Out of global crises spring opportunities for change. In crisis, change is not an option. It is a necessity. And, as Plato famously noted: “Necessity is the mother of invention.” Education Cannot Wait (ECW
) is an invention that sprang out of crisis and was borne of necessity.
Ismaila Badji could not bring himself to leave his house for weeks after returning to Senegal. “I failed twice; at school and on the road,” he said. “What's wrong with me? I'm still looking for the answer." After spending time in a Libyan detention centre, Badji returned to where he came from. He did not feel like himself, he lacked motivation and he suffered from stigma from the local community.
Teachers are at the heart of children and young peoples’ educational experiences. Teachers play multiple roles in their students’ lives by supporting their learning, providing them with inclusive and safe environments to grow and develop, and helping them become more confident as they make their way in the world. As we commemorate World Teachers’ Day
on Monday, 5 October and its theme--Teachers: Leading in Crisis, Reimagining the Future
--we must recognize the inspiring and transformative role that teachers working in armed conflicts, forced displacement, climate change induced disasters and protracted crises play in their students’ lives.
Here’s a story that encapsulates the terrible situation of our world: Associated Press reporters were on a Turkish coast guard vessel which picked up 37 migrants, including 18 children, from two orange life-rafts in the Aegean Sea on 12 September. The refugees were from Afghanistan, a country that shudders from an endless war. One of the refugees, Omid Hussain Nabizada told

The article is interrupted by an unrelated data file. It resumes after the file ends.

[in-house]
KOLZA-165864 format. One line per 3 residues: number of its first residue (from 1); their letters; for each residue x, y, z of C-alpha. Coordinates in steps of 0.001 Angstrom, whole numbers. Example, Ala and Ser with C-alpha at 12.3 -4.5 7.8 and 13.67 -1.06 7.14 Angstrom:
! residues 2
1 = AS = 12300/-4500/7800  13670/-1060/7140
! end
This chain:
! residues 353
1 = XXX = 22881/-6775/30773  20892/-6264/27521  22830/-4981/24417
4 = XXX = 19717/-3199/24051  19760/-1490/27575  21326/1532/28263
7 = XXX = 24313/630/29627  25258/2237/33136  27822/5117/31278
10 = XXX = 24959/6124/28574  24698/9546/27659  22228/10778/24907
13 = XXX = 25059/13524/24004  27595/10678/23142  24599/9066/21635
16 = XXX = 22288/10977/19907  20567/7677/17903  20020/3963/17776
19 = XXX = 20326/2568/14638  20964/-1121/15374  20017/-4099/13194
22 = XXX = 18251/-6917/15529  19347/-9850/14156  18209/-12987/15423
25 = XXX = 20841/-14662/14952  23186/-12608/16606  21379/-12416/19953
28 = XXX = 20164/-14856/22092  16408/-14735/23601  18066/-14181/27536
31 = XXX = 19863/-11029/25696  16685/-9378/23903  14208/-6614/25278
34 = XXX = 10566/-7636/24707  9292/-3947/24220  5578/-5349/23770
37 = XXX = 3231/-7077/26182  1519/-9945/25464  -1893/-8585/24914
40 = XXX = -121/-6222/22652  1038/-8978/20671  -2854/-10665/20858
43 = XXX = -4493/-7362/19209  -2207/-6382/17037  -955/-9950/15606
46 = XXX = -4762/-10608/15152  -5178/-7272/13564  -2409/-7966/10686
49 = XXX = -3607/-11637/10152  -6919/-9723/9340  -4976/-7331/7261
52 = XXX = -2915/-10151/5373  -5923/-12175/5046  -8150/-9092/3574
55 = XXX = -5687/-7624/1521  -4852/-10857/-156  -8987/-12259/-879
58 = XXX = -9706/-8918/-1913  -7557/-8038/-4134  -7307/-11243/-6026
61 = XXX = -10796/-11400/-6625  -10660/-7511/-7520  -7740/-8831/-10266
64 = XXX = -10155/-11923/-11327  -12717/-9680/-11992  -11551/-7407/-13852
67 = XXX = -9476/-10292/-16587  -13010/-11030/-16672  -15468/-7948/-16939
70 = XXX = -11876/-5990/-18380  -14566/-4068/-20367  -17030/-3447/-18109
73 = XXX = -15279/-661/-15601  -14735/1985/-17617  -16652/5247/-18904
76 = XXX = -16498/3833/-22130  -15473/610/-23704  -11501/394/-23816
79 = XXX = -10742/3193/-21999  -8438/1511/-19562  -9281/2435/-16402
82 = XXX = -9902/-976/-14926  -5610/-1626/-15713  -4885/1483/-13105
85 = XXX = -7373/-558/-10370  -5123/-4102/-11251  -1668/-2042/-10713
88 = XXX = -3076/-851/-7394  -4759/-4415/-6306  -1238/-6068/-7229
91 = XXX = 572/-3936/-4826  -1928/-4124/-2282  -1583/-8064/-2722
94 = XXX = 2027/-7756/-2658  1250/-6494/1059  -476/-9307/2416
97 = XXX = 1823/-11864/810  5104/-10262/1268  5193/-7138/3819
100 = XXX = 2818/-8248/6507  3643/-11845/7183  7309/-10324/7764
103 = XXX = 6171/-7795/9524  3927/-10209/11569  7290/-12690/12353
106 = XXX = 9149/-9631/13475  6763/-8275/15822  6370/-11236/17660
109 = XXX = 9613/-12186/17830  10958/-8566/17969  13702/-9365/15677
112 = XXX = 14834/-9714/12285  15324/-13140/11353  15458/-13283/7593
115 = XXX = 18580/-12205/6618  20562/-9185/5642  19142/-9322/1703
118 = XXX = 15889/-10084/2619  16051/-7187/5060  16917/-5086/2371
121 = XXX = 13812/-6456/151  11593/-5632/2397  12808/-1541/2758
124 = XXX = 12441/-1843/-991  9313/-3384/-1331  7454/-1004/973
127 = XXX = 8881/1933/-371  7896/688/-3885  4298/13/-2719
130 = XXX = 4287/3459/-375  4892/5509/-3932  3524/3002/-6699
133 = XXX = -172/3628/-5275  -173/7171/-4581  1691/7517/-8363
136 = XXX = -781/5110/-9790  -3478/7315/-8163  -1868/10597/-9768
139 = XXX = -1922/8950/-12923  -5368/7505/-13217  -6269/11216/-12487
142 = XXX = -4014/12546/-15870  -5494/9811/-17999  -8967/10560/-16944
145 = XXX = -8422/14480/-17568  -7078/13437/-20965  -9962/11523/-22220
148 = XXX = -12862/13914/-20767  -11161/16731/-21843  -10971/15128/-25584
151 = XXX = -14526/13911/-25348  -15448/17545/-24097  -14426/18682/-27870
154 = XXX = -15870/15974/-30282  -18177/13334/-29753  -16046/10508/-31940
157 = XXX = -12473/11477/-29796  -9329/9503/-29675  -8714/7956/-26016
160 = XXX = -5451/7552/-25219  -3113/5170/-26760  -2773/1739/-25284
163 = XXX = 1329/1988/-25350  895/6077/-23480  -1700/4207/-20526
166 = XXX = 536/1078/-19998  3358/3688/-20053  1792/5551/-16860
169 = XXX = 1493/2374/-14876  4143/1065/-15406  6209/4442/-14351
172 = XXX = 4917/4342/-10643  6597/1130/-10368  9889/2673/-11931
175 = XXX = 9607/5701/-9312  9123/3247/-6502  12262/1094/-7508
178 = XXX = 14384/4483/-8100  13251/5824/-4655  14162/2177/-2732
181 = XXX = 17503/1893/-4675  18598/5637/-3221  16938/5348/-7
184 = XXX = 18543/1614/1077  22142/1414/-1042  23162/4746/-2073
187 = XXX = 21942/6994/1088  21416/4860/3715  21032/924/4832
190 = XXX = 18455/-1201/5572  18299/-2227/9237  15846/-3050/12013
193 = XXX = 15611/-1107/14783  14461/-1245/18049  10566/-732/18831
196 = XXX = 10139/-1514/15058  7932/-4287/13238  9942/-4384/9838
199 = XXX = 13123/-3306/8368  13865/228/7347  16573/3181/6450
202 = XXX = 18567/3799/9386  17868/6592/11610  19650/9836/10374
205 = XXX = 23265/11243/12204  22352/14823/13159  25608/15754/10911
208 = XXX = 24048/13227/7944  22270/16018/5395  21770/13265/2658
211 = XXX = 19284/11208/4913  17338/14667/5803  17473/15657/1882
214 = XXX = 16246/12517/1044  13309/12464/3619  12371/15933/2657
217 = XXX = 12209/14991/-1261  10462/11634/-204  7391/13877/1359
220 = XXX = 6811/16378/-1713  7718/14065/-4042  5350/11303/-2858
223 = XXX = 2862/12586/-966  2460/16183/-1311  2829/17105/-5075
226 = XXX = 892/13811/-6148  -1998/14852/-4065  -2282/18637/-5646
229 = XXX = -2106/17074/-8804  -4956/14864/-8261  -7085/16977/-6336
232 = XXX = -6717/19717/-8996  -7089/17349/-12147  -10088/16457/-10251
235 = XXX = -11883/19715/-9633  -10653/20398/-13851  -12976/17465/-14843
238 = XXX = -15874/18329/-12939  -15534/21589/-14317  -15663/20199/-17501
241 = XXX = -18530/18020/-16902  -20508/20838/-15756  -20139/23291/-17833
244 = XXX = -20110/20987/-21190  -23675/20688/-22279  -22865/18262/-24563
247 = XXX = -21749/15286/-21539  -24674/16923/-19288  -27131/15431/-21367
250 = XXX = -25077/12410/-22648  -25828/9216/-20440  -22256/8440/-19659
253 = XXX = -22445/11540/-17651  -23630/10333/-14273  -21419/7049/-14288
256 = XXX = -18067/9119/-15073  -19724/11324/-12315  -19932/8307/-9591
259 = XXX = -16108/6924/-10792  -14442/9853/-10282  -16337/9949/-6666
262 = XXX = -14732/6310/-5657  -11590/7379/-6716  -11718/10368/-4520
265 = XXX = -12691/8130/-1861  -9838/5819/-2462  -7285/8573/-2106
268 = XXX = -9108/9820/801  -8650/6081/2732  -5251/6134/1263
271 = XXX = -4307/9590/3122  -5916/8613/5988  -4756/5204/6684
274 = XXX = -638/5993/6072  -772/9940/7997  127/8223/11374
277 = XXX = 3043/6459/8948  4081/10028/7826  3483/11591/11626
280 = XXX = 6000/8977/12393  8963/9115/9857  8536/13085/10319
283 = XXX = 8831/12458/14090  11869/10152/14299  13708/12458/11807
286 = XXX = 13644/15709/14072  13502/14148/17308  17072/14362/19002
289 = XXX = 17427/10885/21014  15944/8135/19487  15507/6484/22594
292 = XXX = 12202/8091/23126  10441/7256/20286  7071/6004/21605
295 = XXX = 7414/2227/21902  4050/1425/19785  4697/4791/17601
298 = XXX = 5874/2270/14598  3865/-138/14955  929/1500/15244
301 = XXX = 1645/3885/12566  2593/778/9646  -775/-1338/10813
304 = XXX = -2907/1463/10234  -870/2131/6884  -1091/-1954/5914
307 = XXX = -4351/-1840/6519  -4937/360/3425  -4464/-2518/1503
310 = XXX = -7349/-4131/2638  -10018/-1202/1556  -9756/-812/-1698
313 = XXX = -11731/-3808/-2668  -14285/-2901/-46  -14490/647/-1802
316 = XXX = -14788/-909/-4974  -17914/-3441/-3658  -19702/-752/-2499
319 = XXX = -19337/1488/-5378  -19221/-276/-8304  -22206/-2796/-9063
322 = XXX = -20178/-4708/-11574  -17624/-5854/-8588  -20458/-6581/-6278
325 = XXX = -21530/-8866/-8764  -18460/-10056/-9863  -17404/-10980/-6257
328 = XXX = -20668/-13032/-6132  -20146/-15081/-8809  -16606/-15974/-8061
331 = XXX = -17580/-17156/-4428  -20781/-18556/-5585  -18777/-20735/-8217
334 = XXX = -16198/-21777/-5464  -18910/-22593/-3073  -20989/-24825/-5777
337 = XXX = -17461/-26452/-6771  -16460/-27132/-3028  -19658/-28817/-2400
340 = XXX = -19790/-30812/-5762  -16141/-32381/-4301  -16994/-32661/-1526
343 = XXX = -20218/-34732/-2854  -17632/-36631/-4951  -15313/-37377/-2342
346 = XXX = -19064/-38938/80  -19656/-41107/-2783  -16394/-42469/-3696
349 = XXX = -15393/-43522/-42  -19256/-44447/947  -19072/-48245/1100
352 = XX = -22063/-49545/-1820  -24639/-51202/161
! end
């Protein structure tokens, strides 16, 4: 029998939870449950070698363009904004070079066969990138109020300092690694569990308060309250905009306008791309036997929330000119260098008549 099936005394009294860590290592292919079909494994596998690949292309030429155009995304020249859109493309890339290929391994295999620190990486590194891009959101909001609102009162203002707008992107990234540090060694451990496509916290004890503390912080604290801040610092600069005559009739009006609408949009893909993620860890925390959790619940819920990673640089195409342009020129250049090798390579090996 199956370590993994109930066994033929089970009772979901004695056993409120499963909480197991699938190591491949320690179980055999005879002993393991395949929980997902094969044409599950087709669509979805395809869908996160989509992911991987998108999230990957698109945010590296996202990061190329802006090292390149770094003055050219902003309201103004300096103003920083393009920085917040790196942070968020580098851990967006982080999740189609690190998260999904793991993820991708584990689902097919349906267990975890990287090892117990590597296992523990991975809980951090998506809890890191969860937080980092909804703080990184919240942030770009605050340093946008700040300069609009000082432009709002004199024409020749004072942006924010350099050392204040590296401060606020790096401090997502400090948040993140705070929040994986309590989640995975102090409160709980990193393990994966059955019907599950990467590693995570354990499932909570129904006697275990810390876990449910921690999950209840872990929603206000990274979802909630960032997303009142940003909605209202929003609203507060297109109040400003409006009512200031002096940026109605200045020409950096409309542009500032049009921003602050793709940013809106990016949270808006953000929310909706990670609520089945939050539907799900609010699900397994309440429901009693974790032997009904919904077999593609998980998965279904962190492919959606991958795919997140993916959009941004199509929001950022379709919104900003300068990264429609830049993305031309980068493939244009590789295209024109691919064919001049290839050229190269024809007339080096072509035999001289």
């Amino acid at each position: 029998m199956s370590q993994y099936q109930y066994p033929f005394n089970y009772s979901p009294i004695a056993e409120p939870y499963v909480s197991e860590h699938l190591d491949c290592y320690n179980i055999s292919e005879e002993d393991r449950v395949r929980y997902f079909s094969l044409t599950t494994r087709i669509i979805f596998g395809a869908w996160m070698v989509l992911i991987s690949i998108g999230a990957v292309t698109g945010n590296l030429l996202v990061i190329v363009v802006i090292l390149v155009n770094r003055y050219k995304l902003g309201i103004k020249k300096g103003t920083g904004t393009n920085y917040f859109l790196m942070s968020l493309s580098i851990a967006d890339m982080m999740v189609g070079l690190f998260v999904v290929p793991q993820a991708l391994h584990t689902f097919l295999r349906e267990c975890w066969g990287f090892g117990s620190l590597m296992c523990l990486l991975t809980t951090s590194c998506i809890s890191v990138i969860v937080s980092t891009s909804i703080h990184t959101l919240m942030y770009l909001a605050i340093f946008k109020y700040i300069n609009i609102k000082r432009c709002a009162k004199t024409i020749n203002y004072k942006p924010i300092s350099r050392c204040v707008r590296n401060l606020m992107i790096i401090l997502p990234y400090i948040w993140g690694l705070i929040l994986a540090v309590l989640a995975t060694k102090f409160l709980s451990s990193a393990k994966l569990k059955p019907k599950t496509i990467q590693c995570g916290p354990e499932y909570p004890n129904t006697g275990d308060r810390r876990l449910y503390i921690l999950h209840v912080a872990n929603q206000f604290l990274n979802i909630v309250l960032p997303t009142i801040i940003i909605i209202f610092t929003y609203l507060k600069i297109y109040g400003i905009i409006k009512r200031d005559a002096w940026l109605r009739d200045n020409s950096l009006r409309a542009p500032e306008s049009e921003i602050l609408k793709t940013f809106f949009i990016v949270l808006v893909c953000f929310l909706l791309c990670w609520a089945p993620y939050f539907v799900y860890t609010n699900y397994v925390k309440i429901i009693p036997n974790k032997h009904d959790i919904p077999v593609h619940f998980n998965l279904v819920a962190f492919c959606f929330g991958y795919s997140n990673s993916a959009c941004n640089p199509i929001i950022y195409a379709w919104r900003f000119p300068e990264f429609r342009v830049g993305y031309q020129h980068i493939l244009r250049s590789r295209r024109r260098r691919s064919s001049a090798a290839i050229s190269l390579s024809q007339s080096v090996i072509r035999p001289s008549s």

the reporters that the Greek authorities held them in Lesbos, put them onto life rafts, and then sent them into the turbulent seas. They were left there to die.
One of the worst fallouts of the COVID-19 pandemic has been the closure of industries in India, which caused thousands of migrant labourers to return home to villages in Uttar Pradesh, Bihar and Bengal. In a region where the poorest have always been subjected to bonded labour, child labour and slave trafficking, it has meant revisiting the past.
Aryan is a 15-year-old girl from Afghanistan who lives with her family in a shelter in an undisclosed country in Europe. She doesn’t go to school. But she is hugely creative. And it shows in how she occupies her time during the day — writing poetry and making bracelets and earrings that she hopes to sell online one day.